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The Full Flower Supermoon will pass precisely within the Earth’s shadow this month, creating a tolar lunar eclipse or blood moon. The eye-catching lunar eclipse will give night owls everywhere a reason to look up in wonder, but not everyone thinks a “blood moon” is a harmless celestial event. Some people actually look at it as a sign of impending doom.

History Of The Blood Moon Through Civilizations

For many ancient civilizations, the “blood moon” came with evil intent. The ancient Inca believed the deep red color as a jaguar attacking and eating the moon. They thought that the jaguar might one day turn its attention to the earth. The people would shout and shake their spears and make the dog’s bark and howl, hoping that enough noise would drive the jaguar away.

Some Hindus interpret lunar eclipses to mean that the demon Rahu is drinking the elixir of immortality. Twin deities the sun and moon quickly decapitate Rahu, but having consumed the elixir,  Rahu’s head remained alive. Seeking revenge, Rahu’s head chases the sun and moon to devour them. If he ever catches them, we have an eclipse. Rahu swallows the moon, which then reappears out of the severed neck.

In ancient Mesopotamia, a lunar eclipse was considered a direct attack on the king. Given their ability to predict an eclipse with reasonable accuracy, they would put in place a proxy king for its duration. Someone that was considered to be expendable would pose as the king, while the real king would go into hiding until the eclipse passed. The proxy would go away and then the real king would come out of hiding.

In Islamic cultures, eclipses tend to be interpreted without superstition. The Sun and the moon represent deep respect for Allah, so during an eclipse, a special prayer is chanted. Asking for Allah’s forgiveness, and reaffirms Allah’s greatness.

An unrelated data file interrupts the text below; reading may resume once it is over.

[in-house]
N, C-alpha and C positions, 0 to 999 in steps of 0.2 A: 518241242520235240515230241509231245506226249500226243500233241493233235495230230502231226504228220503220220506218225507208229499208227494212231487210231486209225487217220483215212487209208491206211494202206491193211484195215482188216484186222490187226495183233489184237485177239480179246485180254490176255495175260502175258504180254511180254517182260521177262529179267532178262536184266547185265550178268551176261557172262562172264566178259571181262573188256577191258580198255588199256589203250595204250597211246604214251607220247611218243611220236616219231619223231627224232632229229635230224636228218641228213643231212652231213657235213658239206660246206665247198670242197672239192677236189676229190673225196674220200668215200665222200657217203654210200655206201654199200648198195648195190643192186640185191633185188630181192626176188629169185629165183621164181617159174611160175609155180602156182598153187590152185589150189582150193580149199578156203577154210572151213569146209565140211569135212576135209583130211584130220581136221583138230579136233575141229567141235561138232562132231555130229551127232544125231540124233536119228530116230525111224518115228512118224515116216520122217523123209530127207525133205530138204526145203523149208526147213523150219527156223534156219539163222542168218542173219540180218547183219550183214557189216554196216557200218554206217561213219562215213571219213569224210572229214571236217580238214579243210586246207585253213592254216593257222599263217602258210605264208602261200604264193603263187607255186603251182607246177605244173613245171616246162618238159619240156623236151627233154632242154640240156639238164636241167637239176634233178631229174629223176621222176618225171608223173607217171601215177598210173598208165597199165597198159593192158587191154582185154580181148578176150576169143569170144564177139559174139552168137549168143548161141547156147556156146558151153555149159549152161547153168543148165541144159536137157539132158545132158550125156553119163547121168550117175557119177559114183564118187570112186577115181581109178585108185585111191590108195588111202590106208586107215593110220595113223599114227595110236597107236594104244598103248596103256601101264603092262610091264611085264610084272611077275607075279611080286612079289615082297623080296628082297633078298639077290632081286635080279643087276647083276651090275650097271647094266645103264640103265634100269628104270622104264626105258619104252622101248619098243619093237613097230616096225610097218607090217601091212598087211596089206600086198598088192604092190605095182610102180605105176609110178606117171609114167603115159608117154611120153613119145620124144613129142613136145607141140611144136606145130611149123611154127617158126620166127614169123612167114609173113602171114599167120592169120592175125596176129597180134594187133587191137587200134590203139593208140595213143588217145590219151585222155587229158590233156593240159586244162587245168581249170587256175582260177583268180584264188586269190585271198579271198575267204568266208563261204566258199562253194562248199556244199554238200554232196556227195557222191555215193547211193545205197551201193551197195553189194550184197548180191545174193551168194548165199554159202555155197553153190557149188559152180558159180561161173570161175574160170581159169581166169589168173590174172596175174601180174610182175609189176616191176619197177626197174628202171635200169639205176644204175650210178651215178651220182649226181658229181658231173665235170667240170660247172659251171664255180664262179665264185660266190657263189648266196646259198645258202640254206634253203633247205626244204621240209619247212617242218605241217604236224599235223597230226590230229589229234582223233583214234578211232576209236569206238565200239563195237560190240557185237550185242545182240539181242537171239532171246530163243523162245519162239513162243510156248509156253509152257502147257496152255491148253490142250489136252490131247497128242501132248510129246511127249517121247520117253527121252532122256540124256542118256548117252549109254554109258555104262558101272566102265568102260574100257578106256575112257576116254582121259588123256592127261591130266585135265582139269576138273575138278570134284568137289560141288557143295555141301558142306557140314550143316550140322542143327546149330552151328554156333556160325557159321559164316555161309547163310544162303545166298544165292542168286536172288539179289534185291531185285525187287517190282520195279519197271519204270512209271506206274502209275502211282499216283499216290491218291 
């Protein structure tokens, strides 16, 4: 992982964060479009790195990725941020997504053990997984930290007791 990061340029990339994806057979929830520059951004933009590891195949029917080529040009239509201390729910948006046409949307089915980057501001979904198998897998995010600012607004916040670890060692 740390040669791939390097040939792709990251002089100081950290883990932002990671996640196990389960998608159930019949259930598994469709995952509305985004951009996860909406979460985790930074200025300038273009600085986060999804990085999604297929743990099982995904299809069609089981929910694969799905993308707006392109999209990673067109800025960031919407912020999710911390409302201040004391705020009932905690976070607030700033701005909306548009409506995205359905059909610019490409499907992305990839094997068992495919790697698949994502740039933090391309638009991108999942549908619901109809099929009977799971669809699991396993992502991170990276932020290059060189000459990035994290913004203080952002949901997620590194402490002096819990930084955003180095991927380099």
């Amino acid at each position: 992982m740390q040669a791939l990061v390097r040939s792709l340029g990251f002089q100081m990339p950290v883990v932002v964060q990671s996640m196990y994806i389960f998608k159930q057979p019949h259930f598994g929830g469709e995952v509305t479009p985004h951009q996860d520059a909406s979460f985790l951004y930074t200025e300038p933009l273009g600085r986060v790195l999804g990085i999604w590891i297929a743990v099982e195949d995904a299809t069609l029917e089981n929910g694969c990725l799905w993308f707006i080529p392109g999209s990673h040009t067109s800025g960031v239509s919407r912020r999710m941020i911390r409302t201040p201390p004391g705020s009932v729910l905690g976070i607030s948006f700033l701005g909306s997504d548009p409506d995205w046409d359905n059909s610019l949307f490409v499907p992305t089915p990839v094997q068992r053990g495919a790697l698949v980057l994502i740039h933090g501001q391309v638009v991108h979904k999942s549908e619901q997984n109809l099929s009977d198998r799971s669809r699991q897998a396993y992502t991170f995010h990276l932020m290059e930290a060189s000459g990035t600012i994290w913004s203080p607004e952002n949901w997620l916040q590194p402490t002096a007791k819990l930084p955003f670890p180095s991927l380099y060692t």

Misleading History That Is Still Prevalent Today

Christianity has long equated the lunar eclipse with the wrath of God and often associates them with the crucifixion of Jesus.

The term “blood moon” was popularized in 2013 following the release of the book Four Blood Moons by Christian minister John Hagee. He promotes the apocalyptic belief known as the “blood moon prophecy” highlighting a lunar sequence of four total eclipses that occurred in 2014/15. Hagee notes that all four eclipses fell on Jewish holidays, which only happened three times before, in history, each apparently marked with bad events.

The prophecy was dismissed by Mike Moore in 2014, but the term is still used regularly by the media. And many are firm believers, anytime that we post about a lunar eclipse the comments are flooded with people claiming the end of the world.

There is also a reference to a blood moon in Revelation 6:12 – part of the passage about the seven seals, “I looked when He opened the sixth seal, and behold, there was a great earthquake, and the sun became black as sackcloth of hair, and the moon became like blood.”

In the end, Lunar eclipses or blood moons have been happening since the beginning of time. Watch the true wonder unfold and you will see that the coined term blood moon does not do it justice. Give it your own meaning and name, enjoy it with the people you love.